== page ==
said, that, having been one of those who last year voted with a right hon. gentleman whose voice, unhappily, the House would never hear again, that the elective franchise of this borough should be thrown into the adjoining hundreds, he could not with any consistency now give a contrary vote. Instead of seeing any thing to induce him to alter, he had had his opinion confirmed by the remarkable fact, that, with respect to East Retford, where the guilt had been more universal, and the population of the adjoining hundreds less numerous, the House; had, but a few evenings ago, resolved upon the same measure of justice. Surely it was not fair to visit the smaller degree of guilt with the greater degree of severity ! With respect to the argument of the different counties in which the places were situated, he never could admit that guilt was more punishable because it was in one county than it should be in another. He professed himself as anxious as the noble lord could be to punish corruption; but he would never agree to reach it through injustice. The corruptors were worse than the corrupted; and though he refused to go with the noble lord, in punishing the many for the guilt of the few, in: the present instance, he assured him, that if he would make his attack upon the cor- ruptors, and introduce a measure to require that every member should solemnly declare that he had in no degree exercised corruption, the noble lord should have his humble but zealous support. The hon. gentleman concluded with moving, as an amendment, "that it be an instruction to the Committee on the said bill, that they have power to make provision for preventing Bribery and Corruption in the Election of Members to serve in Parliament for the Borough of Penryn, by extending the right of voting to all forty-shillings Freeholders in the Hundreds of Penwith and Kerrier."

Sir C. Burrell

seconded the amendment, because he was of opinion that the corruption had not been so general as to justify a transfer of the franchise.

Mr. G. Bankes

concurred with the hon. member for Surrey, that it did seem a little hard that Penryn should suffer for the delinquency of another borough; and it further appeared hard, that, according to the proposition which had come from the other side of the House, both boroughs were to be punished more severely than they would otherwise have been, owing to the delinquency of each. With respect to Penryn, he understood the Secretary of State for the Home Department to say, that he declined adopting a different measure of punishment, entirely in consequence of the corruption of another borough, and yet he could not reconcile it with this declaration, nor with his own notions of any principle of justice, that a change should have taken place in the determination avowed by gentleman of that House. With regard to the delinquency of Penryn, the present was not a time to speak of it, but it was a proper opportunity to consider of the measure of punishment; and he was sorry that this measure of punishment should be altered, in consequence of circumstances wholly foreign to the borough and its offence. He thought that a better derision might be come to as to their punishment, by considering separately and severally the two cases; and he, therefore, regretted to hear a proposition which did not appear to him accordant to the principles of justice; namely, that punishment was to be awarded, not in proportion to the demerit of the offending party, but to the guilt of another wholly distinct; not only was Penryn to be more severely punished in consequence of the delinquency of East Retford, but East Retford was to suffer more severely from the guilt of Penryn. It was now, for the first time, recommended that, in extending the franchise to the hundreds, all those who had hitherto enjoyed the privilege of voters should be excluded. He considered the plan for throwing the franchise of a delinquent borough upon the hundreds was not so much with a view to protect the agricultural interest, as to preserve a due proportion between delinquency and punishment, by preserving the privileges of those voters who had not forfeited their franchise by corruption. This he took to be the design of the extension, and not any partial or jealous distinction between the agricultural and commercial interests. He was sorry that on this occasion that principle should be deviated from. The rights of election were by many thought of equal importance to the rights of property. He admitted that there was a distinction; yet the principle upon which they were founded was the same. They were given and preserved by the same laws, and he did not know how they could be separated in the consideration of this question. He confessed that in some cases, individual interests must be sacrificed for public advantage, but that ought to be done only on urgent necessity, nor ought that necessity to be unnecessarily provoked; which he thought would be the case if the resolution already formed by hon. members were abandoned, because it was found convenient to punish the borough for delinquency in another quarter. It appeared to him, on the statement made by the hon. member for Penryn, that this was not a case standing on its own merits. And if so, he could not consent to inflict a heavier punishment than the actual criminality would justify. He should therefore support the amendment.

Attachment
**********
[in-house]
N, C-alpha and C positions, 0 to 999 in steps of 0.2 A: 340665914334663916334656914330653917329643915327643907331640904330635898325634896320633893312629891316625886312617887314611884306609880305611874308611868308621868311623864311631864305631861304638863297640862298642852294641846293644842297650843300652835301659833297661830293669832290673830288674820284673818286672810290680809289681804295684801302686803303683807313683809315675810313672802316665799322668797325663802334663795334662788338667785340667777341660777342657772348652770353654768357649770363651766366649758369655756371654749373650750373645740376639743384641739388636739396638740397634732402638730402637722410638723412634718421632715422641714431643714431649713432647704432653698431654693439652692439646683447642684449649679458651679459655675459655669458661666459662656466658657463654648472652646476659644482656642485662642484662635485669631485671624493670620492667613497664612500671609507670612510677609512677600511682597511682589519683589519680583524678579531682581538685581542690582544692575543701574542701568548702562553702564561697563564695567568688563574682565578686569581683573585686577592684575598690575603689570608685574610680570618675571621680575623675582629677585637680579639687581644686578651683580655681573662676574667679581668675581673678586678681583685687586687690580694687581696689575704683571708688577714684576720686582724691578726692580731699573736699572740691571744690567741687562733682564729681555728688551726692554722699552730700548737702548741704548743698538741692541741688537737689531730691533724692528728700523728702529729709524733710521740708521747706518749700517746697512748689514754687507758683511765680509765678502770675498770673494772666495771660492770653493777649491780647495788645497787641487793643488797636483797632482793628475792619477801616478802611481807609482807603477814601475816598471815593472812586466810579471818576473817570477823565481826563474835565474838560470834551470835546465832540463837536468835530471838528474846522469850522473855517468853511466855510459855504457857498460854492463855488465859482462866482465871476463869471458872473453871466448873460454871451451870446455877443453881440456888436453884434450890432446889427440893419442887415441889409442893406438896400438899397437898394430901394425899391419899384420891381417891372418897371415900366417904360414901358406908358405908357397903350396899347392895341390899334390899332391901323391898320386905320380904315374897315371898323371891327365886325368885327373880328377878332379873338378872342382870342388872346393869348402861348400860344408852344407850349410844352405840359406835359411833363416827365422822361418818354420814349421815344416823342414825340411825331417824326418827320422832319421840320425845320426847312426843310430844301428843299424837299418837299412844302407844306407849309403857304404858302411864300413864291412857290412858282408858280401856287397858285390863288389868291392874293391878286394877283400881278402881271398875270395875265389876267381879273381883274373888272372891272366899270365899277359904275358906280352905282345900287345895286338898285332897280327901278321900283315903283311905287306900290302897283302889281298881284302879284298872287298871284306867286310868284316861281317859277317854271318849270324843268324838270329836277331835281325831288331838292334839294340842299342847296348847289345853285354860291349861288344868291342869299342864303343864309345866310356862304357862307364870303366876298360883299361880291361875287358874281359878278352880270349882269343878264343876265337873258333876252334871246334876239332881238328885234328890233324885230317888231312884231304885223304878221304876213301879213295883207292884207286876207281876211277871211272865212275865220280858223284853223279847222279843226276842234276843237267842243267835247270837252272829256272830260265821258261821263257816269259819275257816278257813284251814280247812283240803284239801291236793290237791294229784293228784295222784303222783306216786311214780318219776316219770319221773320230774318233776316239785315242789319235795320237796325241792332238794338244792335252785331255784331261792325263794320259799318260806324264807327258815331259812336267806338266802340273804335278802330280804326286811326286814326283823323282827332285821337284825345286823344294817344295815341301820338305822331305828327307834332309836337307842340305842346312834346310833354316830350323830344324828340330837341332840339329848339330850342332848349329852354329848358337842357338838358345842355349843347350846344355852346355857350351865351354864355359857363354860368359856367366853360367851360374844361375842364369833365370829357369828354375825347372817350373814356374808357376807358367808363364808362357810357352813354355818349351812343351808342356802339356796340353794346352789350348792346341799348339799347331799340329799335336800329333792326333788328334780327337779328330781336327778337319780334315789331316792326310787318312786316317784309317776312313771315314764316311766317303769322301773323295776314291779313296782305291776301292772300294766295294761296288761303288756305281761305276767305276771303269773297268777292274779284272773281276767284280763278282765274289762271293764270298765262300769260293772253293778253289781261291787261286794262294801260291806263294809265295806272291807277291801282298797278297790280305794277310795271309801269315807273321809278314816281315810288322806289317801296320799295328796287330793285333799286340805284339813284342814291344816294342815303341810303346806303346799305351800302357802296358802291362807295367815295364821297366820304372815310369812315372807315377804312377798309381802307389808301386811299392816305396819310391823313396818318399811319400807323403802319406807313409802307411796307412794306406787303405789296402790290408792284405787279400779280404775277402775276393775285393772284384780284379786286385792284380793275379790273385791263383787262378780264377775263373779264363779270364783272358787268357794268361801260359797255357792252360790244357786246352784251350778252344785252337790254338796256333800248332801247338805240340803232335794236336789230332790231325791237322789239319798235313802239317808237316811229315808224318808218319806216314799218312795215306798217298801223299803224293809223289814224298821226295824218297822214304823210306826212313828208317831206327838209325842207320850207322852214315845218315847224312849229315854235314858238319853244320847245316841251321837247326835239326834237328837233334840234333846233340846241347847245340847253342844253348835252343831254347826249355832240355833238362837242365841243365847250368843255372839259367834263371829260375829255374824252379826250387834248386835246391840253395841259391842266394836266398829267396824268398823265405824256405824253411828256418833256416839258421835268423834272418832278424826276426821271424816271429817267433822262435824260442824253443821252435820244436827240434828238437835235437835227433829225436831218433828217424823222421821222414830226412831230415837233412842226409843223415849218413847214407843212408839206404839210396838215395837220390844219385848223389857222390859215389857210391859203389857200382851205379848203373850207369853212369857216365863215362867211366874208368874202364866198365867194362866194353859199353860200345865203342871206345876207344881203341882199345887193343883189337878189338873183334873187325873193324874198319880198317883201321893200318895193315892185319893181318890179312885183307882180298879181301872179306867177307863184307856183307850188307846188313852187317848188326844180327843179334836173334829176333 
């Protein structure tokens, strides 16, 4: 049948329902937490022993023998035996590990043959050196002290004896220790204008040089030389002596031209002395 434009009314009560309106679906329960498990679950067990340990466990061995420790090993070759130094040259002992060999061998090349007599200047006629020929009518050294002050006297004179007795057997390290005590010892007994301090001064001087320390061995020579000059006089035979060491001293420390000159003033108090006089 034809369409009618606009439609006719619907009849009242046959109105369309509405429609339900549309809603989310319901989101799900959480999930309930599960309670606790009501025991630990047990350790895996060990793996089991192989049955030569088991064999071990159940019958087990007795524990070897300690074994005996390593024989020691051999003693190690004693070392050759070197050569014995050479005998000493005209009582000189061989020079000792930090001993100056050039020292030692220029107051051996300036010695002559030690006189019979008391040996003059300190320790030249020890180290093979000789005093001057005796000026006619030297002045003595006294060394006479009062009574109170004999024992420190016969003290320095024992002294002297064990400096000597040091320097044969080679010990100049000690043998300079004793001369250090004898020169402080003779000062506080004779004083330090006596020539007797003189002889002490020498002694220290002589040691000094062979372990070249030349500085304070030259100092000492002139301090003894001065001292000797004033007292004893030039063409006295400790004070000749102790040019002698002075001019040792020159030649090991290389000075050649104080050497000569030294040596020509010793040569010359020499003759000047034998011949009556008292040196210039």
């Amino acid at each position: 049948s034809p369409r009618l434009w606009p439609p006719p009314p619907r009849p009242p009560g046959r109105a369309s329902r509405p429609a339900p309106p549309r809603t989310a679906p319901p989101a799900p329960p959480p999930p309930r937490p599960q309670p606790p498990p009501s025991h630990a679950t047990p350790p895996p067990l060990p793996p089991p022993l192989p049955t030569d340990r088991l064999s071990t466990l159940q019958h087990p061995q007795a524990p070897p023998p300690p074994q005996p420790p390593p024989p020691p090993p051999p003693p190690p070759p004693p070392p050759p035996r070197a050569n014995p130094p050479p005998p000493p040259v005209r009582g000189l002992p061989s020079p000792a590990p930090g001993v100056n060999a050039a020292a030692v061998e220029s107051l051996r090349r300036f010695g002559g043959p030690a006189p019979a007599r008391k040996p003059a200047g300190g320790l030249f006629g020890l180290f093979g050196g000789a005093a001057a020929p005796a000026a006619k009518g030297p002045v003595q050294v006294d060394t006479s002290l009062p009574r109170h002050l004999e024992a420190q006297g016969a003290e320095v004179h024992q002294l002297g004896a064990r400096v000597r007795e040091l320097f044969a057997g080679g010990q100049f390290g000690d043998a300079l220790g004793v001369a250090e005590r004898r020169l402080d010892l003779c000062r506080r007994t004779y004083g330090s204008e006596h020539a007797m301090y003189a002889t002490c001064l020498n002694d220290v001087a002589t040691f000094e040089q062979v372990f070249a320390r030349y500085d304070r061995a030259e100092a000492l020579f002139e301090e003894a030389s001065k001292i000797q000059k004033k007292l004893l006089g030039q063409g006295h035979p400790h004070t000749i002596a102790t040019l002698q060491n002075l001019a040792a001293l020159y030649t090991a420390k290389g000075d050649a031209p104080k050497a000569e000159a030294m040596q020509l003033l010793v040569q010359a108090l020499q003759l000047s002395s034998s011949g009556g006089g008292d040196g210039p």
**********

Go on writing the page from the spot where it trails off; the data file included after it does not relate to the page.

Mr. Batley

said, he would not vote for the absolute disfranchisement of Penryn. He could not consent to punish the innocent with the guilty, and should, therefore, support the amendment.